14/09/2005 4:49 PM

Fall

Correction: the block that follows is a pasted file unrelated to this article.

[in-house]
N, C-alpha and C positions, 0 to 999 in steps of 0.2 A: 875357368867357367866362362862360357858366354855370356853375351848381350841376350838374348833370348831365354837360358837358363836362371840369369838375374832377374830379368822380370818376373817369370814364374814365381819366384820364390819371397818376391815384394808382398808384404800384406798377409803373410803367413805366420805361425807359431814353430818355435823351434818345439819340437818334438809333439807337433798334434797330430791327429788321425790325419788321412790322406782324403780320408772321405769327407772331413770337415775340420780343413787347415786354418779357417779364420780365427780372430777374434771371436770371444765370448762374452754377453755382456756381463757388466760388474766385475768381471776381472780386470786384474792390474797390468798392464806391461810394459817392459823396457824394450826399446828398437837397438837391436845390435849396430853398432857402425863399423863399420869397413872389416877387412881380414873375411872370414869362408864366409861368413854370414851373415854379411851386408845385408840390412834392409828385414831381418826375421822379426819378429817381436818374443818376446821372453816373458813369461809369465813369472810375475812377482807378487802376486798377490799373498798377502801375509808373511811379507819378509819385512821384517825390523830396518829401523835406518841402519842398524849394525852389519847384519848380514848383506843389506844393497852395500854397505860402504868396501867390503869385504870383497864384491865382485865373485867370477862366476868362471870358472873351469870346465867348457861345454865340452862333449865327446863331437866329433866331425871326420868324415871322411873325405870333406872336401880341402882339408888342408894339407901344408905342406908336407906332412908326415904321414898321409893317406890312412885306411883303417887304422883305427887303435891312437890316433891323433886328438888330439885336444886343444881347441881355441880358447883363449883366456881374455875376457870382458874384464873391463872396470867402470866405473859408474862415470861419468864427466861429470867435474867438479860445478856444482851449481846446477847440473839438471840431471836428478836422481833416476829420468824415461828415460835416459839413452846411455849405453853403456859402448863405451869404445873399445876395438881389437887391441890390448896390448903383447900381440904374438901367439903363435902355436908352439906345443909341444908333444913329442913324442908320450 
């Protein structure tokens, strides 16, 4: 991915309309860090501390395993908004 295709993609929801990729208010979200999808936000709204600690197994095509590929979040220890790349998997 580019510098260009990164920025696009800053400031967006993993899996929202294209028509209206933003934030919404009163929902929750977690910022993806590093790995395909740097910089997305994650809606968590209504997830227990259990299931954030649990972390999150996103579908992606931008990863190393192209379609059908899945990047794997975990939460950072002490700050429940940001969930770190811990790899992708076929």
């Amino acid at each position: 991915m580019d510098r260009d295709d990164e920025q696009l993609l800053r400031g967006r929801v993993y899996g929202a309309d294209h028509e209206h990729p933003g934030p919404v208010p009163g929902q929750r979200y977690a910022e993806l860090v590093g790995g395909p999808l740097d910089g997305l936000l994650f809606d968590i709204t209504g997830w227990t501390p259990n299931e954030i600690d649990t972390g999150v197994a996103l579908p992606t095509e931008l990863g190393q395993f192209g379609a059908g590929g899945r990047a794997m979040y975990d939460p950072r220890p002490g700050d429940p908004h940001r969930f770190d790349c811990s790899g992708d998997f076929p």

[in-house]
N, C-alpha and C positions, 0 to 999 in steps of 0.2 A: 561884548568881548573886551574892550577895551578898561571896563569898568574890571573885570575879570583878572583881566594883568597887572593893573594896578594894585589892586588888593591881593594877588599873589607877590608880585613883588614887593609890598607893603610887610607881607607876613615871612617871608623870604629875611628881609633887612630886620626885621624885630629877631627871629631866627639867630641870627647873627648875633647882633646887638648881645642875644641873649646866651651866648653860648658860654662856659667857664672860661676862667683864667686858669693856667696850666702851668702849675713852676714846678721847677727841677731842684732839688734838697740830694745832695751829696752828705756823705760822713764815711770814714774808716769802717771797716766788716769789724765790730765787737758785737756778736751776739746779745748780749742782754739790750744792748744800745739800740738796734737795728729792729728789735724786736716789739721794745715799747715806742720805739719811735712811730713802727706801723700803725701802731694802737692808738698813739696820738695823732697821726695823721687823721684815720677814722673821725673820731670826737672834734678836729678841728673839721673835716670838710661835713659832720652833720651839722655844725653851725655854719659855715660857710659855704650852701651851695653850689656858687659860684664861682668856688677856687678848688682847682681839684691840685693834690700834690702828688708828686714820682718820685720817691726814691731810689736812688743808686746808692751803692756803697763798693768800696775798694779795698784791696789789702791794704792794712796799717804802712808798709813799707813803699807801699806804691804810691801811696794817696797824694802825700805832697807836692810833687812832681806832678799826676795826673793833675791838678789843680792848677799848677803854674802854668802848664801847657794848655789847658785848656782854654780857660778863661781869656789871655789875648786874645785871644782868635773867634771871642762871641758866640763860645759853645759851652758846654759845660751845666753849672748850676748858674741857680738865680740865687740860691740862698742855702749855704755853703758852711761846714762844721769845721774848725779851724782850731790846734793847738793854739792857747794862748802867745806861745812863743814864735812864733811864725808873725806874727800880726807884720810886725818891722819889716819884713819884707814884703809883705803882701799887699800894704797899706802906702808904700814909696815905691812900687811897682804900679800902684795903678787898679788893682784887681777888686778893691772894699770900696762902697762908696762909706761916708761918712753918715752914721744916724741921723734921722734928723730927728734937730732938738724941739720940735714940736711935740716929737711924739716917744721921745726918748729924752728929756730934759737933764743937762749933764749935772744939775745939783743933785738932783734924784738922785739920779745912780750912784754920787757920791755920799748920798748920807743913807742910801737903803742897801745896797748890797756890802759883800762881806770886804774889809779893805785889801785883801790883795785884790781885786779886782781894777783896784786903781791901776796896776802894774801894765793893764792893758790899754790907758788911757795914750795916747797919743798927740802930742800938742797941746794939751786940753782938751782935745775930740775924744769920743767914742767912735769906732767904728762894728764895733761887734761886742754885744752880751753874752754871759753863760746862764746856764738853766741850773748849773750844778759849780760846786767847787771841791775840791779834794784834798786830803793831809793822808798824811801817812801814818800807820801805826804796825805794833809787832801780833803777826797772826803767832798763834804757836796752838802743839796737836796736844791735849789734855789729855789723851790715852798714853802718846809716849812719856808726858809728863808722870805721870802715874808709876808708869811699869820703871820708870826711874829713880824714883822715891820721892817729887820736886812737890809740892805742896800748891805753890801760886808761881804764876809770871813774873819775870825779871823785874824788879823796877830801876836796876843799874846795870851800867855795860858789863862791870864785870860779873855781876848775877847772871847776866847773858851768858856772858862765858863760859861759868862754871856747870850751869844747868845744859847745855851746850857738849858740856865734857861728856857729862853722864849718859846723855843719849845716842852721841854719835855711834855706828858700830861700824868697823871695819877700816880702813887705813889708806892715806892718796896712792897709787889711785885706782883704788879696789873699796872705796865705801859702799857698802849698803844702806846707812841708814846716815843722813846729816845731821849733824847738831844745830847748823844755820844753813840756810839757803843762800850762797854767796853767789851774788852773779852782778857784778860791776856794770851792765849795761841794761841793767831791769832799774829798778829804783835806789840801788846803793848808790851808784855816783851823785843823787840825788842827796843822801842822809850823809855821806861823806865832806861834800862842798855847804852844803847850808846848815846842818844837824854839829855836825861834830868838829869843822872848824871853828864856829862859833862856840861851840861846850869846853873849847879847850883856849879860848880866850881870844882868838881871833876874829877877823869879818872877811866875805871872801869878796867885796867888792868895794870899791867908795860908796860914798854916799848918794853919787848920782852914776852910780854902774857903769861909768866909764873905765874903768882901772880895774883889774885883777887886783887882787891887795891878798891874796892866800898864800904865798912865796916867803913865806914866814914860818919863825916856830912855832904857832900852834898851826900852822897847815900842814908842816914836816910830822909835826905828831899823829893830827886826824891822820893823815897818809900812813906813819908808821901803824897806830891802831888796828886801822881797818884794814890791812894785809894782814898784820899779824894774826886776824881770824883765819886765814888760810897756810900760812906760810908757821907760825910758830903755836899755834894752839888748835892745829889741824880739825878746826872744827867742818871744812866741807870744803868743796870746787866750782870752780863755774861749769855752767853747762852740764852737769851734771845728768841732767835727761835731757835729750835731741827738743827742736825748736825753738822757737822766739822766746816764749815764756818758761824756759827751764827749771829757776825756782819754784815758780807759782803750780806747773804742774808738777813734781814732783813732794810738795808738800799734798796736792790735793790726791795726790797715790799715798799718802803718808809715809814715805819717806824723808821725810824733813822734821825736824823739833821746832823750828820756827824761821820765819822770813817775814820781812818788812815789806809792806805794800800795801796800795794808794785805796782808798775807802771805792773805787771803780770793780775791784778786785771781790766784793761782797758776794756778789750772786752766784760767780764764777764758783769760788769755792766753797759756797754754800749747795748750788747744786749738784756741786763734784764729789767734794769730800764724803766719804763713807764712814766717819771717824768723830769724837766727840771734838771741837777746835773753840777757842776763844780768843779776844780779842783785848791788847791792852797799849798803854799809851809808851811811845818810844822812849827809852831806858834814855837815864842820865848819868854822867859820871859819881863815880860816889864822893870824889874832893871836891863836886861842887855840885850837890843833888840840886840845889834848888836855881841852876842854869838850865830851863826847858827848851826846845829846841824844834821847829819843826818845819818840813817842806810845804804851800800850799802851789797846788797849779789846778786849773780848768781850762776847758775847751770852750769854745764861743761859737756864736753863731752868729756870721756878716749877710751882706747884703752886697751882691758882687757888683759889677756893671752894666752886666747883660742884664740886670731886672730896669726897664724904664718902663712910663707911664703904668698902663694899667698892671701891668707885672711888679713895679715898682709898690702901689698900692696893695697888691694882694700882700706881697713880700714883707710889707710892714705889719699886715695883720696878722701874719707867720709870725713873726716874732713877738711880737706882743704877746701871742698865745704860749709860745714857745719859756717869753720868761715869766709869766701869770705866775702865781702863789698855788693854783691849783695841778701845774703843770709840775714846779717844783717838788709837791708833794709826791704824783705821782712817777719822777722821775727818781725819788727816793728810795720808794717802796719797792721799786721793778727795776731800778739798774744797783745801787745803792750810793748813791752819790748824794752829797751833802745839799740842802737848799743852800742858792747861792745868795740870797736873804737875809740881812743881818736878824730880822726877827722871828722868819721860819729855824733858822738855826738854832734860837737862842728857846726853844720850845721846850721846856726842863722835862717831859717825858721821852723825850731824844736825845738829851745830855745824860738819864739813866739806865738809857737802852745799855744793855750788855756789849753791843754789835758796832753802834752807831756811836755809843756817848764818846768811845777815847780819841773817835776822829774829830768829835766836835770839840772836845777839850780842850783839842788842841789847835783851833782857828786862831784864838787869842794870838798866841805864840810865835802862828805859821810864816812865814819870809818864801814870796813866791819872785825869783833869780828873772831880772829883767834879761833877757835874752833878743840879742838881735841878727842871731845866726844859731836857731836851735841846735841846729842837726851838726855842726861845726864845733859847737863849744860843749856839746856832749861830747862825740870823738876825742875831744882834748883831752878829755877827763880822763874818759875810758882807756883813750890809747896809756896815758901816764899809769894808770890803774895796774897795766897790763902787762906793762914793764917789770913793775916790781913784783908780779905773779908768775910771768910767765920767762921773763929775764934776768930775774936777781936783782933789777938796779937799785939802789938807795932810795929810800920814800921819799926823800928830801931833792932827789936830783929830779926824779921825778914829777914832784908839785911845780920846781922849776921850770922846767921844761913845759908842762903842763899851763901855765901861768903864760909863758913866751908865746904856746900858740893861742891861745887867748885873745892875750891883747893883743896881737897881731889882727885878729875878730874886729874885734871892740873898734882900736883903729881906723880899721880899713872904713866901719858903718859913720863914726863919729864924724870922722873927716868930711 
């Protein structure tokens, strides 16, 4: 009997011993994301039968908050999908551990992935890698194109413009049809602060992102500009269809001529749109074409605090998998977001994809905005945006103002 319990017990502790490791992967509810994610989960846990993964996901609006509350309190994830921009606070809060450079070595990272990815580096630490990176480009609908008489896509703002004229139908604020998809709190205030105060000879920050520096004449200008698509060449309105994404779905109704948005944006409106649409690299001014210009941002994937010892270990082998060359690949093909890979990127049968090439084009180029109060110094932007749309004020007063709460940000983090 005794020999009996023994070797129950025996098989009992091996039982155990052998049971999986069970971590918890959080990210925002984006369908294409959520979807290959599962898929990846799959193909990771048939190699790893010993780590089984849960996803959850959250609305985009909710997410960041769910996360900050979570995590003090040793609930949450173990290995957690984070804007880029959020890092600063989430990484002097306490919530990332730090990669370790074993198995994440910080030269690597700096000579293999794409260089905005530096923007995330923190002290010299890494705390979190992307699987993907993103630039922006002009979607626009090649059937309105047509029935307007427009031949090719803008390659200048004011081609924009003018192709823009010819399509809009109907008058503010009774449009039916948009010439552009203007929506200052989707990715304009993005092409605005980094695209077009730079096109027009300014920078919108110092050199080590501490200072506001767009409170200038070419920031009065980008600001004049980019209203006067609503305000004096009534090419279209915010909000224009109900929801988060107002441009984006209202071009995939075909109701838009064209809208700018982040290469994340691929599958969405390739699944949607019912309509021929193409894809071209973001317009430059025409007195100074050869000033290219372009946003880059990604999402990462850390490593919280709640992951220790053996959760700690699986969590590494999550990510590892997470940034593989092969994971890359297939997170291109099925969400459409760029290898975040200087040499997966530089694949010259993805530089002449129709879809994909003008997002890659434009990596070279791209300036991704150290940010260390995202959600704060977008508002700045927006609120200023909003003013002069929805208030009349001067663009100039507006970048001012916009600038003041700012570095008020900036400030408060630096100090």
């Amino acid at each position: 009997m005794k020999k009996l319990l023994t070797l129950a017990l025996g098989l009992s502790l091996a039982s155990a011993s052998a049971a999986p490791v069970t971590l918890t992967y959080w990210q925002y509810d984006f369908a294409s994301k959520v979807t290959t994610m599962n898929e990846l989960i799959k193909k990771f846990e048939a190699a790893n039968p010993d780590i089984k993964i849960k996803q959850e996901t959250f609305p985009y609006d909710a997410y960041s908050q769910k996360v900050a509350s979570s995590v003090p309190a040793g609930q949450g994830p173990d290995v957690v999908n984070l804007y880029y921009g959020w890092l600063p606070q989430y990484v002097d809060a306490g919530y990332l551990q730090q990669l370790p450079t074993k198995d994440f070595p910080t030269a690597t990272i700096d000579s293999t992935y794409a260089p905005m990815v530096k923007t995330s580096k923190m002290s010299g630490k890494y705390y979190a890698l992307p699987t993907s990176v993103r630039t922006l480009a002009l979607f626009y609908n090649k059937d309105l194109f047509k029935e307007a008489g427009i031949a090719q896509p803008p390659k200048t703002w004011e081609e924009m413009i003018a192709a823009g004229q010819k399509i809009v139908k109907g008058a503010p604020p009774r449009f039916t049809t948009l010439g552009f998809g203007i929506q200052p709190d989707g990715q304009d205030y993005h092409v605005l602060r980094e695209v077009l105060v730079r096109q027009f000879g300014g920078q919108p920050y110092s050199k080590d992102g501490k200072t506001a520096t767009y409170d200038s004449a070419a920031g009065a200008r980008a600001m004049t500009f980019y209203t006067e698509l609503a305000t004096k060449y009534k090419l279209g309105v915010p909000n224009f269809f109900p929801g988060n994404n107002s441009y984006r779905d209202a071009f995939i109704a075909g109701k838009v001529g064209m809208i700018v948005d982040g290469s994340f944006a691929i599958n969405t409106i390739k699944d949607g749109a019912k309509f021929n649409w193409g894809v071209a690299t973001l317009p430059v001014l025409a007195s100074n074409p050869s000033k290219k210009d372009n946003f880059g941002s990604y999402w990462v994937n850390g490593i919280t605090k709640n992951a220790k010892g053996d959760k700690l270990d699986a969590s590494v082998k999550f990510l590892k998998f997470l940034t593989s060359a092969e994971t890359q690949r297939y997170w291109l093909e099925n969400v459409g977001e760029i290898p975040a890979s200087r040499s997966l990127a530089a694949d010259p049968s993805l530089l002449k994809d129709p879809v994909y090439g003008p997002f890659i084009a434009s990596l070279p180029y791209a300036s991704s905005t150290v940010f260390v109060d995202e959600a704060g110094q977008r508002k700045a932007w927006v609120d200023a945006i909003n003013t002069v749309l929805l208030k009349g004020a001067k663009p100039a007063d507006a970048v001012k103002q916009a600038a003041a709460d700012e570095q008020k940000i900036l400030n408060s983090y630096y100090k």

Autumn has definitely arrived with a bang. Aspen that were green only a few days ago are bright yellow, red and orange. The shrubs and low growing kinnickinick or bearberry are turning color and sporting bright red berries. Birds of all sorts are flitting among the grasses collecting seeds. There's lots of feed for birds and wildlife this year. The rainy summer has given a real boost to everything. It's not every year that you see cattle and horses belly deep in wild grass and the coats that I've seen on bears in the last few weeks are shiny and healthy looking. A lot of the ranchers are haying now, hoping and praying it won't rain on their crops. And no wonder. I don't think I've ever seen greener or thicker piles of hay in my life! Normally a time of bounty in other parts of the country, summer is winding down for us and we're deep into fall. Unless we get a long Indian Summer, which is more than possible, we could see snow on the ground any day now. I look every day to see if there's snow on the mountains yet. Over the past few weeks there's been fresh snow on and off on the Rainbow Mountains and the Ulkatcho/Itcha Mountains. There was even a dusting on Kappan and Razorback the other morning. Fishing in the area is excellent and anglers have been doing really well for rainbow trout in Nimpo Lake. Abundant feed from the rains this year has made the trout really thick and fat. The salmon fishing has been excellent as well and I have a mouthwatering Coho in my freezer that I can't wait to cook up. Lots of camouflage gear walking around indicates that the hunters are in for moose, caribou, deer and bear. One would like to think this is the season that you take a deep breath and relax after a busy summer. But no, it's time to get in the winter's wood and meat supply, get non-winterzed cabins shut down, water lines drained and everything cleaned up before the snow flies and the ground freezes. Then it's winter recreation time! Snowmobiling, cross country skiing, or skating on the lake ice. Check out our Winter Activities and come join us for a winter wonderland vacation!